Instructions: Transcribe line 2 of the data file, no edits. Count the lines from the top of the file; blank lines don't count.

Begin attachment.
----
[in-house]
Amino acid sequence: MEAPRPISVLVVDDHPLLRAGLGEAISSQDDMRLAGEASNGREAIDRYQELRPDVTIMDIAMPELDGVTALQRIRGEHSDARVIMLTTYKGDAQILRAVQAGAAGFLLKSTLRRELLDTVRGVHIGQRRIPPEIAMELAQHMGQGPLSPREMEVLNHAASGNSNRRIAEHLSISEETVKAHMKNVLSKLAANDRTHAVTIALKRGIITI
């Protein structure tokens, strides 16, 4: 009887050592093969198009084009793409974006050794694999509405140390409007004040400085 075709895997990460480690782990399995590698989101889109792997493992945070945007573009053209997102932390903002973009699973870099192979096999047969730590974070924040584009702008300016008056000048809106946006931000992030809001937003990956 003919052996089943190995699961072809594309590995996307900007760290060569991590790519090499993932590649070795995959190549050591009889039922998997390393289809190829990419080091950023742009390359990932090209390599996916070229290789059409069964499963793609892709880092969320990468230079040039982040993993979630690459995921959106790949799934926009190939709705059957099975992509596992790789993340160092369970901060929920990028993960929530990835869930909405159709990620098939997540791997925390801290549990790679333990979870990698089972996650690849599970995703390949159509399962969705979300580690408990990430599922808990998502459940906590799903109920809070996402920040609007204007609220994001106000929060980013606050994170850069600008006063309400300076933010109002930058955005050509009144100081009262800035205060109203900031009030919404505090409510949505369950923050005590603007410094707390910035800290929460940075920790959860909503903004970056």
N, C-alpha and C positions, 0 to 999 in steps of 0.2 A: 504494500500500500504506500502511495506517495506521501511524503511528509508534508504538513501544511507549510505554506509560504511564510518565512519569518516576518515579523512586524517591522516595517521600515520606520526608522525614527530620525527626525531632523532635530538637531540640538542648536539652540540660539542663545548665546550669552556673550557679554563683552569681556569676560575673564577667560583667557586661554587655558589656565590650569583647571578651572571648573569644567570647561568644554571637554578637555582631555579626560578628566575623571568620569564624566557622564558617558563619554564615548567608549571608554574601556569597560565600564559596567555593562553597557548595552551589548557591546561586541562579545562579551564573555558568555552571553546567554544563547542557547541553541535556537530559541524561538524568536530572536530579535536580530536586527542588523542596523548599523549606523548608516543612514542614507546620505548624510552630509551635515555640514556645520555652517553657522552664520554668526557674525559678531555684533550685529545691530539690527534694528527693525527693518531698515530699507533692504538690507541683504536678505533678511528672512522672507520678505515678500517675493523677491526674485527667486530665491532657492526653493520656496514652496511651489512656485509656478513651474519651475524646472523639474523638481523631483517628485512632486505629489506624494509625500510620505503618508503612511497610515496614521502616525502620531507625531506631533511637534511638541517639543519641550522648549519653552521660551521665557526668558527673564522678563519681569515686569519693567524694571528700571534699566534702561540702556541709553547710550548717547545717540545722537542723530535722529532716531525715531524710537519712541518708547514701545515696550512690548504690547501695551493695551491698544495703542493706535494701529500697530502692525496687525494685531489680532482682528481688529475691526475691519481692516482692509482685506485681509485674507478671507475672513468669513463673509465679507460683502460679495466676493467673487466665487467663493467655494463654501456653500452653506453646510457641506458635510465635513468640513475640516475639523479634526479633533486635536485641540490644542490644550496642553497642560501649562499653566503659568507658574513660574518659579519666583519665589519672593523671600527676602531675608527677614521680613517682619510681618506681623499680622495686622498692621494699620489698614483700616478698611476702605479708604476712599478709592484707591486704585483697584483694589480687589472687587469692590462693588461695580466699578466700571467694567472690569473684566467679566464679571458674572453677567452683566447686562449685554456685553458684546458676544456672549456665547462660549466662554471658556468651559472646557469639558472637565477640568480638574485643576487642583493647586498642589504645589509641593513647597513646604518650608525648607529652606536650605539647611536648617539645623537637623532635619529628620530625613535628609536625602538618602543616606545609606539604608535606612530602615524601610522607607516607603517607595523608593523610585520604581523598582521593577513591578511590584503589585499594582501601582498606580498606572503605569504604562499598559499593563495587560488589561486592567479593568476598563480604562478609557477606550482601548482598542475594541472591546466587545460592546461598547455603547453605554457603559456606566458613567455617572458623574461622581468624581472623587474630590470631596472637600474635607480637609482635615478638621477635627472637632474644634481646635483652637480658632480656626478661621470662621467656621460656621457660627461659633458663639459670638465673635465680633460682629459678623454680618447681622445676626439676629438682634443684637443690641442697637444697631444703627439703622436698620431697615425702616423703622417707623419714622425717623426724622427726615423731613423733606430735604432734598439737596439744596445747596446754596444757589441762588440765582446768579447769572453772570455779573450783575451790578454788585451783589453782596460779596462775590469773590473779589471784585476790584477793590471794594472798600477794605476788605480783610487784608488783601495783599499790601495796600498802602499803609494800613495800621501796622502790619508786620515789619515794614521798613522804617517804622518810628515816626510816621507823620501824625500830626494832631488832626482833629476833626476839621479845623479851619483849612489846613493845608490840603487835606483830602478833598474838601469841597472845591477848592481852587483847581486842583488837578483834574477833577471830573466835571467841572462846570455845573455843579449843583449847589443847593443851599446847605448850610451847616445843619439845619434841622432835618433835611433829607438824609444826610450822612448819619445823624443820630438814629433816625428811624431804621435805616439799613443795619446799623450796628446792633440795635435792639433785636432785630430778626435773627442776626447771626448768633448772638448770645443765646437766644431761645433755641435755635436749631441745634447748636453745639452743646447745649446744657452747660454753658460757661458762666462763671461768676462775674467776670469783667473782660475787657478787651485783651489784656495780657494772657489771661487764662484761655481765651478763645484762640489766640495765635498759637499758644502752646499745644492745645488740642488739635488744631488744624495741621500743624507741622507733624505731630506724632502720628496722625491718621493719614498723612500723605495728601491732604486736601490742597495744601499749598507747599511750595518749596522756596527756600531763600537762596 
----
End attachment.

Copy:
Amino acid sequence: MEAPRPISVLVVDDHPLLRAGLGEAISSQDDMRLAGEASNGREAIDRYQELRPDVTIMDIAMPELDGVTALQRIRGEHSDARVIMLTTYKGDAQILRAVQAGAAGFLLKSTLRRELLDTVRGVHIGQRRIPPEIAMELAQHMGQGPLSPREMEVLNHAASGNSNRRIAEHLSISEETVKAHMKNVLSKLAANDRTHAVTIALKRGIITI